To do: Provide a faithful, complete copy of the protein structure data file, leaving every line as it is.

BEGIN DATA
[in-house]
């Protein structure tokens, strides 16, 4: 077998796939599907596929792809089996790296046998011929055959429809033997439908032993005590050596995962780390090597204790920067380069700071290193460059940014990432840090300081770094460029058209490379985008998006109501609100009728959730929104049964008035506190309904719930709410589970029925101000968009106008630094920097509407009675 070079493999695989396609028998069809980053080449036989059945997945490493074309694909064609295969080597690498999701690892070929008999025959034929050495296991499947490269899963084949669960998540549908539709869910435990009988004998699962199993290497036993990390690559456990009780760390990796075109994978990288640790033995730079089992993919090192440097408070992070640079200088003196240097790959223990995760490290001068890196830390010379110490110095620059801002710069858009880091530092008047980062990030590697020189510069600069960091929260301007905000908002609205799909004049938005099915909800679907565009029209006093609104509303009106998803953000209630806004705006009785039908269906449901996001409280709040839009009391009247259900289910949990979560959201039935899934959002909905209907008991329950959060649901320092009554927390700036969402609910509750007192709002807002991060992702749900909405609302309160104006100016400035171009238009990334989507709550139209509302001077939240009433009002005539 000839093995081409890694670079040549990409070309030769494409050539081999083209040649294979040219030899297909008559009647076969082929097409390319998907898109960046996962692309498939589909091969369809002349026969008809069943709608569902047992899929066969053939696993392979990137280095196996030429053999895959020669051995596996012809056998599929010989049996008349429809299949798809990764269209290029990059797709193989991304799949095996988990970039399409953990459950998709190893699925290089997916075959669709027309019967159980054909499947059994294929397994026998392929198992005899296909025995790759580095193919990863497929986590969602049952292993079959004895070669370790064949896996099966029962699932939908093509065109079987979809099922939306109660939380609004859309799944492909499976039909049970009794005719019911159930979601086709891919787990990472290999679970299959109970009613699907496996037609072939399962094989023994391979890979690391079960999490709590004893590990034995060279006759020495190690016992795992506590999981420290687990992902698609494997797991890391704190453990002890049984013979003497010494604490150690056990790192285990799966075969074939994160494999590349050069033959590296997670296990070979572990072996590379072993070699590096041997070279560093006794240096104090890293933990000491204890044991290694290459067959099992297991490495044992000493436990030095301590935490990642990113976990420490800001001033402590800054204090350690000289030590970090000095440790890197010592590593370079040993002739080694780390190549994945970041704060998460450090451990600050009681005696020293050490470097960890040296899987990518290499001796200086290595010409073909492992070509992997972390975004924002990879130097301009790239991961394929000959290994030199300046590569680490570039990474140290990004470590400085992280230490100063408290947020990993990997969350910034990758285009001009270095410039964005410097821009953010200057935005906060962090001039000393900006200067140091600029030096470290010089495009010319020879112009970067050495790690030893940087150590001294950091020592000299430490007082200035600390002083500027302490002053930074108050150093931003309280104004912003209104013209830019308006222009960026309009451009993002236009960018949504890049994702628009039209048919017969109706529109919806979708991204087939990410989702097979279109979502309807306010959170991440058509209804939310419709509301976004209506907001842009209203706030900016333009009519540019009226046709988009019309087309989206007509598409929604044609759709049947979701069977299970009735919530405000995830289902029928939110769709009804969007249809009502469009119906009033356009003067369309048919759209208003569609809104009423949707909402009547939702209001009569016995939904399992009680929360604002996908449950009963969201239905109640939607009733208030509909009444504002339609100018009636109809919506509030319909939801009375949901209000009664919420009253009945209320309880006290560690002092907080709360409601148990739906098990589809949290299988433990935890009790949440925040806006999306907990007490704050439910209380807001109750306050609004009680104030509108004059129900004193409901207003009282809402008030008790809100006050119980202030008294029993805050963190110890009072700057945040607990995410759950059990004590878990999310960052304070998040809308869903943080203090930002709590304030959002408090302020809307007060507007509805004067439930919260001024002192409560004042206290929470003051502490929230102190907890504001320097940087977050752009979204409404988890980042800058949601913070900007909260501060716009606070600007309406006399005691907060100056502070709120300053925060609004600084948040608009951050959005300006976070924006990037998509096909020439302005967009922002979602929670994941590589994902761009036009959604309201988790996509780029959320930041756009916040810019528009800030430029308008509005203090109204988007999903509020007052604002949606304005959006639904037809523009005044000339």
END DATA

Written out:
[in-house]
């Protein structure tokens, strides 16, 4: 077998796939599907596929792809089996790296046998011929055959429809033997439908032993005590050596995962780390090597204790920067380069700071290193460059940014990432840090300081770094460029058209490379985008998006109501609100009728959730929104049964008035506190309904719930709410589970029925101000968009106008630094920097509407009675 070079493999695989396609028998069809980053080449036989059945997945490493074309694909064609295969080597690498999701690892070929008999025959034929050495296991499947490269899963084949669960998540549908539709869910435990009988004998699962199993290497036993990390690559456990009780760390990796075109994978990288640790033995730079089992993919090192440097408070992070640079200088003196240097790959223990995760490290001068890196830390010379110490110095620059801002710069858009880091530092008047980062990030590697020189510069600069960091929260301007905000908002609205799909004049938005099915909800679907565009029209006093609104509303009106998803953000209630806004705006009785039908269906449901996001409280709040839009009391009247259900289910949990979560959201039935899934959002909905209907008991329950959060649901320092009554927390700036969402609910509750007192709002807002991060992702749900909405609302309160104006100016400035171009238009990334989507709550139209509302001077939240009433009002005539 000839093995081409890694670079040549990409070309030769494409050539081999083209040649294979040219030899297909008559009647076969082929097409390319998907898109960046996962692309498939589909091969369809002349026969008809069943709608569902047992899929066969053939696993392979990137280095196996030429053999895959020669051995596996012809056998599929010989049996008349429809299949798809990764269209290029990059797709193989991304799949095996988990970039399409953990459950998709190893699925290089997916075959669709027309019967159980054909499947059994294929397994026998392929198992005899296909025995790759580095193919990863497929986590969602049952292993079959004895070669370790064949896996099966029962699932939908093509065109079987979809099922939306109660939380609004859309799944492909499976039909049970009794005719019911159930979601086709891919787990990472290999679970299959109970009613699907496996037609072939399962094989023994391979890979690391079960999490709590004893590990034995060279006759020495190690016992795992506590999981420290687990992902698609494997797991890391704190453990002890049984013979003497010494604490150690056990790192285990799966075969074939994160494999590349050069033959590296997670296990070979572990072996590379072993070699590096041997070279560093006794240096104090890293933990000491204890044991290694290459067959099992297991490495044992000493436990030095301590935490990642990113976990420490800001001033402590800054204090350690000289030590970090000095440790890197010592590593370079040993002739080694780390190549994945970041704060998460450090451990600050009681005696020293050490470097960890040296899987990518290499001796200086290595010409073909492992070509992997972390975004924002990879130097301009790239991961394929000959290994030199300046590569680490570039990474140290990004470590400085992280230490100063408290947020990993990997969350910034990758285009001009270095410039964005410097821009953010200057935005906060962090001039000393900006200067140091600029030096470290010089495009010319020879112009970067050495790690030893940087150590001294950091020592000299430490007082200035600390002083500027302490002053930074108050150093931003309280104004912003209104013209830019308006222009960026309009451009993002236009960018949504890049994702628009039209048919017969109706529109919806979708991204087939990410989702097979279109979502309807306010959170991440058509209804939310419709509301976004209506907001842009209203706030900016333009009519540019009226046709988009019309087309989206007509598409929604044609759709049947979701069977299970009735919530405000995830289902029928939110769709009804969007249809009502469009119906009033356009003067369309048919759209208003569609809104009423949707909402009547939702209001009569016995939904399992009680929360604002996908449950009963969201239905109640939607009733208030509909009444504002339609100018009636109809919506509030319909939801009375949901209000009664919420009253009945209320309880006290560690002092907080709360409601148990739906098990589809949290299988433990935890009790949440925040806006999306907990007490704050439910209380807001109750306050609004009680104030509108004059129900004193409901207003009282809402008030008790809100006050119980202030008294029993805050963190110890009072700057945040607990995410759950059990004590878990999310960052304070998040809308869903943080203090930002709590304030959002408090302020809307007060507007509805004067439930919260001024002192409560004042206290929470003051502490929230102190907890504001320097940087977050752009979204409404988890980042800058949601913070900007909260501060716009606070600007309406006399005691907060100056502070709120300053925060609004600084948040608009951050959005300006976070924006990037998509096909020439302005967009922002979602929670994941590589994902761009036009959604309201988790996509780029959320930041756009916040810019528009800030430029308008509005203090109204988007999903509020007052604002949606304005959006639904037809523009005044000339």